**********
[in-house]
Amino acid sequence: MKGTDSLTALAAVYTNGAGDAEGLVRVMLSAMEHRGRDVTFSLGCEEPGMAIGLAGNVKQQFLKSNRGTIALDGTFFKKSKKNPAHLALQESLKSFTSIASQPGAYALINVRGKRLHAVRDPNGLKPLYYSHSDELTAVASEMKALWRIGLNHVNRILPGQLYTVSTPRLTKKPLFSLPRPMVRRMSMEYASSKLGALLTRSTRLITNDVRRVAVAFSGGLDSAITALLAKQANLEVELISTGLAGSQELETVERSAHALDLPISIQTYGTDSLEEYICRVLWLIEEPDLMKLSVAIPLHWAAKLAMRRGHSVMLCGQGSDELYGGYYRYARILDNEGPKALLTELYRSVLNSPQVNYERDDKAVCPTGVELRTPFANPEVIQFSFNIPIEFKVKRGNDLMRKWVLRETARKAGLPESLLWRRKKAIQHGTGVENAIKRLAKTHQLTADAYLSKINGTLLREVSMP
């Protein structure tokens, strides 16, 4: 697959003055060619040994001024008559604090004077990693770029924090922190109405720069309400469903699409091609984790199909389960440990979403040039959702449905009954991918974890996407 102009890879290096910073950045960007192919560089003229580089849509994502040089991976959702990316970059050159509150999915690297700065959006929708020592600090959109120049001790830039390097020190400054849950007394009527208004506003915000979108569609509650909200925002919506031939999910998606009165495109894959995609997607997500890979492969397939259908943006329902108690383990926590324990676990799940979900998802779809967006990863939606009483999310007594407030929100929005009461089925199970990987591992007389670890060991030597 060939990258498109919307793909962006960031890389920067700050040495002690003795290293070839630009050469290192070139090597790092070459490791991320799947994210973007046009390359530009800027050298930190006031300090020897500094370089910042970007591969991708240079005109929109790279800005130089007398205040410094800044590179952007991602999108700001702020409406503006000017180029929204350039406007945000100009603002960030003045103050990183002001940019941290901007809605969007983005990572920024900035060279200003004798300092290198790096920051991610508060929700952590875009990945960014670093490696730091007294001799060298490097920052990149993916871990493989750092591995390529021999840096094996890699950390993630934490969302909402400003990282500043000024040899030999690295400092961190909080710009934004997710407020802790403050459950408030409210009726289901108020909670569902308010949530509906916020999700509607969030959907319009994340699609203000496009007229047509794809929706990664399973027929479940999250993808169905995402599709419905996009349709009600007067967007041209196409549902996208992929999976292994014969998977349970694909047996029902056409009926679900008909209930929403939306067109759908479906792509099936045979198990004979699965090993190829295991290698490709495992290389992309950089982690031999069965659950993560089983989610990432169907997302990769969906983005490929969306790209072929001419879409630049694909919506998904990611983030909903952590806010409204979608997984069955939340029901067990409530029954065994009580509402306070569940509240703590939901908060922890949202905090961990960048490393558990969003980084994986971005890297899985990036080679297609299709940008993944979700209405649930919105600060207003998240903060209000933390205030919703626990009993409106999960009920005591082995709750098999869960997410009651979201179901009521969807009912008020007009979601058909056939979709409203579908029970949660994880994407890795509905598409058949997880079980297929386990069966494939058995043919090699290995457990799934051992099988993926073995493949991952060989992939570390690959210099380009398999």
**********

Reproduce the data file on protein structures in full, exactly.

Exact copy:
[in-house]
Amino acid sequence: MKGTDSLTALAAVYTNGAGDAEGLVRVMLSAMEHRGRDVTFSLGCEEPGMAIGLAGNVKQQFLKSNRGTIALDGTFFKKSKKNPAHLALQESLKSFTSIASQPGAYALINVRGKRLHAVRDPNGLKPLYYSHSDELTAVASEMKALWRIGLNHVNRILPGQLYTVSTPRLTKKPLFSLPRPMVRRMSMEYASSKLGALLTRSTRLITNDVRRVAVAFSGGLDSAITALLAKQANLEVELISTGLAGSQELETVERSAHALDLPISIQTYGTDSLEEYICRVLWLIEEPDLMKLSVAIPLHWAAKLAMRRGHSVMLCGQGSDELYGGYYRYARILDNEGPKALLTELYRSVLNSPQVNYERDDKAVCPTGVELRTPFANPEVIQFSFNIPIEFKVKRGNDLMRKWVLRETARKAGLPESLLWRRKKAIQHGTGVENAIKRLAKTHQLTADAYLSKINGTLLREVSMP
């Protein structure tokens, strides 16, 4: 697959003055060619040994001024008559604090004077990693770029924090922190109405720069309400469903699409091609984790199909389960440990979403040039959702449905009954991918974890996407 102009890879290096910073950045960007192919560089003229580089849509994502040089991976959702990316970059050159509150999915690297700065959006929708020592600090959109120049001790830039390097020190400054849950007394009527208004506003915000979108569609509650909200925002919506031939999910998606009165495109894959995609997607997500890979492969397939259908943006329902108690383990926590324990676990799940979900998802779809967006990863939606009483999310007594407030929100929005009461089925199970990987591992007389670890060991030597 060939990258498109919307793909962006960031890389920067700050040495002690003795290293070839630009050469290192070139090597790092070459490791991320799947994210973007046009390359530009800027050298930190006031300090020897500094370089910042970007591969991708240079005109929109790279800005130089007398205040410094800044590179952007991602999108700001702020409406503006000017180029929204350039406007945000100009603002960030003045103050990183002001940019941290901007809605969007983005990572920024900035060279200003004798300092290198790096920051991610508060929700952590875009990945960014670093490696730091007294001799060298490097920052990149993916871990493989750092591995390529021999840096094996890699950390993630934490969302909402400003990282500043000024040899030999690295400092961190909080710009934004997710407020802790403050459950408030409210009726289901108020909670569902308010949530509906916020999700509607969030959907319009994340699609203000496009007229047509794809929706990664399973027929479940999250993808169905995402599709419905996009349709009600007067967007041209196409549902996208992929999976292994014969998977349970694909047996029902056409009926679900008909209930929403939306067109759908479906792509099936045979198990004979699965090993190829295991290698490709495992290389992309950089982690031999069965659950993560089983989610990432169907997302990769969906983005490929969306790209072929001419879409630049694909919506998904990611983030909903952590806010409204979608997984069955939340029901067990409530029954065994009580509402306070569940509240703590939901908060922890949202905090961990960048490393558990969003980084994986971005890297899985990036080679297609299709940008993944979700209405649930919105600060207003998240903060209000933390205030919703626990009993409106999960009920005591082995709750098999869960997410009651979201179901009521969807009912008020007009979601058909056939979709409203579908029970949660994880994407890795509905598409058949997880079980297929386990069966494939058995043919090699290995457990799934051992099988993926073995493949991952060989992939570390690959210099380009398999």